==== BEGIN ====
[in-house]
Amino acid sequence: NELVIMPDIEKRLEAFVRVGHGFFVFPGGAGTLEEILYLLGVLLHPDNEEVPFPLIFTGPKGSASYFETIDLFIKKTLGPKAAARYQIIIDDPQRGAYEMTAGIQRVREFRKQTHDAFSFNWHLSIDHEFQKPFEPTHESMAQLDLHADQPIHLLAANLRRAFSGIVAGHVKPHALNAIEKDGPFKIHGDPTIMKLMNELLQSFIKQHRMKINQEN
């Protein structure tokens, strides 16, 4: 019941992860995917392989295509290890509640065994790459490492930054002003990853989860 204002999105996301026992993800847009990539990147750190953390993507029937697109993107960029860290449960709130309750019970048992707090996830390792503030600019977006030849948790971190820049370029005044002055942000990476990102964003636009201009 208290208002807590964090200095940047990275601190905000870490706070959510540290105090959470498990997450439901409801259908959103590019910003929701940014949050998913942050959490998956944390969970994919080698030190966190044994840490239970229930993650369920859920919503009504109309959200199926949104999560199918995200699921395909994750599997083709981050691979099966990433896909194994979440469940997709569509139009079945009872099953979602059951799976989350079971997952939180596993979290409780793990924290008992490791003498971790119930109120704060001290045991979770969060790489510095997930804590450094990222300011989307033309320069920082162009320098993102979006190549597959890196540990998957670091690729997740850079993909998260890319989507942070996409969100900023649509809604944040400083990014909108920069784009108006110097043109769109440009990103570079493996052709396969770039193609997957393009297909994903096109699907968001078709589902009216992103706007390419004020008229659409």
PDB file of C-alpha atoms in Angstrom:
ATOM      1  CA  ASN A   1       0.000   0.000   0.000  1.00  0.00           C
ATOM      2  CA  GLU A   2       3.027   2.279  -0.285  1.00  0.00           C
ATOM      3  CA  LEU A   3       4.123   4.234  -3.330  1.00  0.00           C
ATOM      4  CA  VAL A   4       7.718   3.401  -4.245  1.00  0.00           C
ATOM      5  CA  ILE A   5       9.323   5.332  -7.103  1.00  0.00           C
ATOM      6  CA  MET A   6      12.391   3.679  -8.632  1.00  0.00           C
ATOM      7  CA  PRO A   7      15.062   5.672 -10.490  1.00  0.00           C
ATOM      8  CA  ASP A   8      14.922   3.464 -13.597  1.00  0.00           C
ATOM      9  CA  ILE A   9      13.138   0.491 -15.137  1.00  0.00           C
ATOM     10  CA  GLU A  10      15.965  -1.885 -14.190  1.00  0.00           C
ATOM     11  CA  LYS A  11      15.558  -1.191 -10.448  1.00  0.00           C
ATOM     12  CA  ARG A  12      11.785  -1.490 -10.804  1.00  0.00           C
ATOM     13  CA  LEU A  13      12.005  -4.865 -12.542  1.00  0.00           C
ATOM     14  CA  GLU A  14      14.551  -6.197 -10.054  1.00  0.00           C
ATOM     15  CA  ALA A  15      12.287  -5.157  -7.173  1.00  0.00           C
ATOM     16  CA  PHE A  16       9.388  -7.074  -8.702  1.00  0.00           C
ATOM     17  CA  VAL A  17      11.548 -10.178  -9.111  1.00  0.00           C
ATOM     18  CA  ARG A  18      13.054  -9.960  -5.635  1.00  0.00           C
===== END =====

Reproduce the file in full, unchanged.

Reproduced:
[in-house]
Amino acid sequence: NELVIMPDIEKRLEAFVRVGHGFFVFPGGAGTLEEILYLLGVLLHPDNEEVPFPLIFTGPKGSASYFETIDLFIKKTLGPKAAARYQIIIDDPQRGAYEMTAGIQRVREFRKQTHDAFSFNWHLSIDHEFQKPFEPTHESMAQLDLHADQPIHLLAANLRRAFSGIVAGHVKPHALNAIEKDGPFKIHGDPTIMKLMNELLQSFIKQHRMKINQEN
């Protein structure tokens, strides 16, 4: 019941992860995917392989295509290890509640065994790459490492930054002003990853989860 204002999105996301026992993800847009990539990147750190953390993507029937697109993107960029860290449960709130309750019970048992707090996830390792503030600019977006030849948790971190820049370029005044002055942000990476990102964003636009201009 208290208002807590964090200095940047990275601190905000870490706070959510540290105090959470498990997450439901409801259908959103590019910003929701940014949050998913942050959490998956944390969970994919080698030190966190044994840490239970229930993650369920859920919503009504109309959200199926949104999560199918995200699921395909994750599997083709981050691979099966990433896909194994979440469940997709569509139009079945009872099953979602059951799976989350079971997952939180596993979290409780793990924290008992490791003498971790119930109120704060001290045991979770969060790489510095997930804590450094990222300011989307033309320069920082162009320098993102979006190549597959890196540990998957670091690729997740850079993909998260890319989507942070996409969100900023649509809604944040400083990014909108920069784009108006110097043109769109440009990103570079493996052709396969770039193609997957393009297909994903096109699907968001078709589902009216992103706007390419004020008229659409």
PDB file of C-alpha atoms in Angstrom:
ATOM      1  CA  ASN A   1       0.000   0.000   0.000  1.00  0.00           C
ATOM      2  CA  GLU A   2       3.027   2.279  -0.285  1.00  0.00           C
ATOM      3  CA  LEU A   3       4.123   4.234  -3.330  1.00  0.00           C
ATOM      4  CA  VAL A   4       7.718   3.401  -4.245  1.00  0.00           C
ATOM      5  CA  ILE A   5       9.323   5.332  -7.103  1.00  0.00           C
ATOM      6  CA  MET A   6      12.391   3.679  -8.632  1.00  0.00           C
ATOM      7  CA  PRO A   7      15.062   5.672 -10.490  1.00  0.00           C
ATOM      8  CA  ASP A   8      14.922   3.464 -13.597  1.00  0.00           C
ATOM      9  CA  ILE A   9      13.138   0.491 -15.137  1.00  0.00           C
ATOM     10  CA  GLU A  10      15.965  -1.885 -14.190  1.00  0.00           C
ATOM     11  CA  LYS A  11      15.558  -1.191 -10.448  1.00  0.00           C
ATOM     12  CA  ARG A  12      11.785  -1.490 -10.804  1.00  0.00           C
ATOM     13  CA  LEU A  13      12.005  -4.865 -12.542  1.00  0.00           C
ATOM     14  CA  GLU A  14      14.551  -6.197 -10.054  1.00  0.00           C
ATOM     15  CA  ALA A  15      12.287  -5.157  -7.173  1.00  0.00           C
ATOM     16  CA  PHE A  16       9.388  -7.074  -8.702  1.00  0.00           C
ATOM     17  CA  VAL A  17      11.548 -10.178  -9.111  1.00  0.00           C
ATOM     18  CA  ARG A  18      13.054  -9.960  -5.635  1.00  0.00           C